When I encounter new people, sometimes the subject of me being a baseball fan is breached. They inevitably ask me if I’m a Twins fan. I say I am, partly because it’s true and partly because small talk greatly increases my social anxiety symptoms. There was a time when I strayed away from baseball — this is probably more suited for another post — but suffice it to say that when I did come back, the Twins were a big part of it. When I returned, I returned with vigor and considered the Cheap Seats (capitalized because that was the actual name of the section) at the Metrodome my second home for years.
But part of my reintroduction was to make sure I paid attention to everything going on. I wanted to make sure I didn’t miss anything, regardless of team. This is something I still hold on to. I care about the Twins, but I’m a fan of the sport. It was a part of my starting over, and it remains with me.
Starting over is a plot point for countless books, movies, and TV shows. A character wants to be rid of their current situation and works to change it. The character’s past usually catches up with them before the end, despite their best efforts. This is common in fiction because it holds true in our world. It’s incredibly difficult to leave your past behind. It lingers. It haunts.
The 2013 Houston Astros are trying to shake off their past — a past that includes seven managers in the past ten years. They are, for all intents and purposes, starting over. They are taking a brand new approach to building a good team, and are seemingly comfortable with the ends justifying the means. And they are getting crapped on. Jokes upon overused jokes are slung at the Astros, and because the team is probably going to lose a lot of games, those jokes will seem justified on the surface. But they’re not. We educated folk know that while the Astros are bad now, they are going to get better, maybe even sooner than we think.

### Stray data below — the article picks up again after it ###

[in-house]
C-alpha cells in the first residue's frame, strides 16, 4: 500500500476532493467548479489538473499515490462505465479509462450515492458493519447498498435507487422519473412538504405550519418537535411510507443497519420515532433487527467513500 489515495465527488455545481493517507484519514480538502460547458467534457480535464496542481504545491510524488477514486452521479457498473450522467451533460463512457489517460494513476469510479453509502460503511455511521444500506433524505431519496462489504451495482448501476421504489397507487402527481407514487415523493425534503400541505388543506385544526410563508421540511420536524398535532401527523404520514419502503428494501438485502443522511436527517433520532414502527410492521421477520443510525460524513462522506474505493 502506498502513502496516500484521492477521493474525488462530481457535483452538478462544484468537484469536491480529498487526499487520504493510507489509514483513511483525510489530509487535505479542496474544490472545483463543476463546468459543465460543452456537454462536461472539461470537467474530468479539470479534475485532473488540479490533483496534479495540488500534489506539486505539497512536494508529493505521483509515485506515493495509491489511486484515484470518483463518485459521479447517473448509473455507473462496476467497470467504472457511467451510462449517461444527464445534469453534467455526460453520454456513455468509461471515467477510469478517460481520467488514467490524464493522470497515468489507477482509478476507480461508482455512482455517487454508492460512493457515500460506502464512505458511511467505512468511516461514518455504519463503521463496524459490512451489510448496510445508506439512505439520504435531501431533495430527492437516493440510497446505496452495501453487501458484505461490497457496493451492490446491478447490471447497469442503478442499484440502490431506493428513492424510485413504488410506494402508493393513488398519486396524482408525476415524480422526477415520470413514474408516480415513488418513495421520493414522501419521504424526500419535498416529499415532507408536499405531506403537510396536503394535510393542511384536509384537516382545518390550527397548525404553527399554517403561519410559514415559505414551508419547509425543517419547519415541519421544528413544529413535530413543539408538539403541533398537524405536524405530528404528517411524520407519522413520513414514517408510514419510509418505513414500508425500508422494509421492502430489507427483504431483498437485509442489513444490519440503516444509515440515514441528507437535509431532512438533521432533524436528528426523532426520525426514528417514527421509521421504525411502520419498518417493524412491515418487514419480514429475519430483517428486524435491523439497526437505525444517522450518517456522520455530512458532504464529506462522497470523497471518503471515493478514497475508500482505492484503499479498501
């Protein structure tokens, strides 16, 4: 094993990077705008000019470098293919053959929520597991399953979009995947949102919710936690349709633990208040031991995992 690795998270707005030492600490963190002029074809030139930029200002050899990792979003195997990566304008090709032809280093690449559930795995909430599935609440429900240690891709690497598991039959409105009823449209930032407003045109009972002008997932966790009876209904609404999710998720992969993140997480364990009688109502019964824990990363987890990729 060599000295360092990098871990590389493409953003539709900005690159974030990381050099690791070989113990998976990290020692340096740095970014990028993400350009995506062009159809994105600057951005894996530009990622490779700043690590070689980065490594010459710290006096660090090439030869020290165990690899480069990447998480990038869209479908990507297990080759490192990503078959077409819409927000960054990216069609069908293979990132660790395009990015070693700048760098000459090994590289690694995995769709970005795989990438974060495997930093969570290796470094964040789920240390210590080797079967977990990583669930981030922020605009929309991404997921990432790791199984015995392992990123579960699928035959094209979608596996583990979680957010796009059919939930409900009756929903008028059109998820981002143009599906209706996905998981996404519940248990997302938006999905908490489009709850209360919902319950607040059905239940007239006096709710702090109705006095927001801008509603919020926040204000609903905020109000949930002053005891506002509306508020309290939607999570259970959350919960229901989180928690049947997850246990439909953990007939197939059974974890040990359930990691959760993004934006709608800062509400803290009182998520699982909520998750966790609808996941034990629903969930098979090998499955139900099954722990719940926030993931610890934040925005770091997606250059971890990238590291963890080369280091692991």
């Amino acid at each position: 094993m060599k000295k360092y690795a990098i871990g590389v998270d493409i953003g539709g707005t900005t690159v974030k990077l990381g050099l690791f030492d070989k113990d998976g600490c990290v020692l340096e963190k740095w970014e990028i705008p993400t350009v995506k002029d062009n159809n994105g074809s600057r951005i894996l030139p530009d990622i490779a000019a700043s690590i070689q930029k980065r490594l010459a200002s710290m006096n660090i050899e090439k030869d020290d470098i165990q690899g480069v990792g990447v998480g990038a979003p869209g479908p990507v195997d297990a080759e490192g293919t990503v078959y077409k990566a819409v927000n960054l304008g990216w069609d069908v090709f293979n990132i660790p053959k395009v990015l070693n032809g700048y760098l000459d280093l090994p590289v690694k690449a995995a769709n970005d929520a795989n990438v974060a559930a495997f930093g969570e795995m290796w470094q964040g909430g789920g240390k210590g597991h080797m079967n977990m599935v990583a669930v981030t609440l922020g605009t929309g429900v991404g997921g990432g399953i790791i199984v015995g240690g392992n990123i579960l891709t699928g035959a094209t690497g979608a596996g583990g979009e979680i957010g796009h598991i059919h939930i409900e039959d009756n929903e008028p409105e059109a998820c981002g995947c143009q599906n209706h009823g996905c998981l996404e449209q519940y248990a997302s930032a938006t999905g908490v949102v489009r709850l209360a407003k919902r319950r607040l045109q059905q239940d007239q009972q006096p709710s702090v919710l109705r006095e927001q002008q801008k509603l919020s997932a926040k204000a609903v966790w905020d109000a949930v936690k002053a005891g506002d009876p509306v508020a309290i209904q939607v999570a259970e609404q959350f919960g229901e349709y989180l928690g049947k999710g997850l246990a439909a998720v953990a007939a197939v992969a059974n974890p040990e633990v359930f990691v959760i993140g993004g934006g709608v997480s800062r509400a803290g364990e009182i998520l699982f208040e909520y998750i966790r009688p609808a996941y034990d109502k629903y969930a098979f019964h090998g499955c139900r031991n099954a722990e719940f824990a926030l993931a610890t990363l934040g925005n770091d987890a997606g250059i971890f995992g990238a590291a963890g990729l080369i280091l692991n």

The term “rebuilding” is bandied about quite a bit, but carries different meanings. The Twins are going to stink, and people label them as rebuilding. But their version is much different (and to me, worse) than the Astros’. I won’t break down the specifics, but the Astros have dedicated themselves to blowing it all up and starting with a clean slate, while the Twins look to piecemeal a transition team together while forfeiting future wins in the hope of not losing 100 games this season. The Twins are letting their past haunt them. The Astros have already bought a used passport on the Internet, dyed their hair, and gotten a job working for a scrap yard that pays cash.
What the Astros are doing, both from a baseball and philosophical standpoint, interest me a great deal — their approach, their willingness to be quite terrible, their confidence in that success will come soon. I don’t want to only be aware of them once they turn the corner. It’s that hallway leading up to that corner that interests me. It’s a dark, scary hallway. But much of life is lived in those hallways. There are only so many corners. How you get there is what matters.
So I’m proclaiming that this season, I’m going to follow the Houston Astros. I’m going to watch their games, I’m going to learn about their farm system and coaching staff, and I will follow their progression with a fairly intense attitude. For all intents and purposes, I’m going to be an Astros fan, I guess.
I will be using this space to periodically chronicle my adventures in this new-found territory. I hope the present and future reader will find value in it — seeing how the other half lives.
I’m not sure where this will take me, but I will promise to see it through this season. It will be rough. I will still keep up with the Twins — catch a few games here and there, read the blogs, listen to the podcasts. The Twins are still important to me for many reasons. But something is happening in Houston, and I want to be part of it. Wins are all fine and good, but this season, for me, will be about starting over. I wasn’t part of Houston’s past, but I will be watching as they build a new future.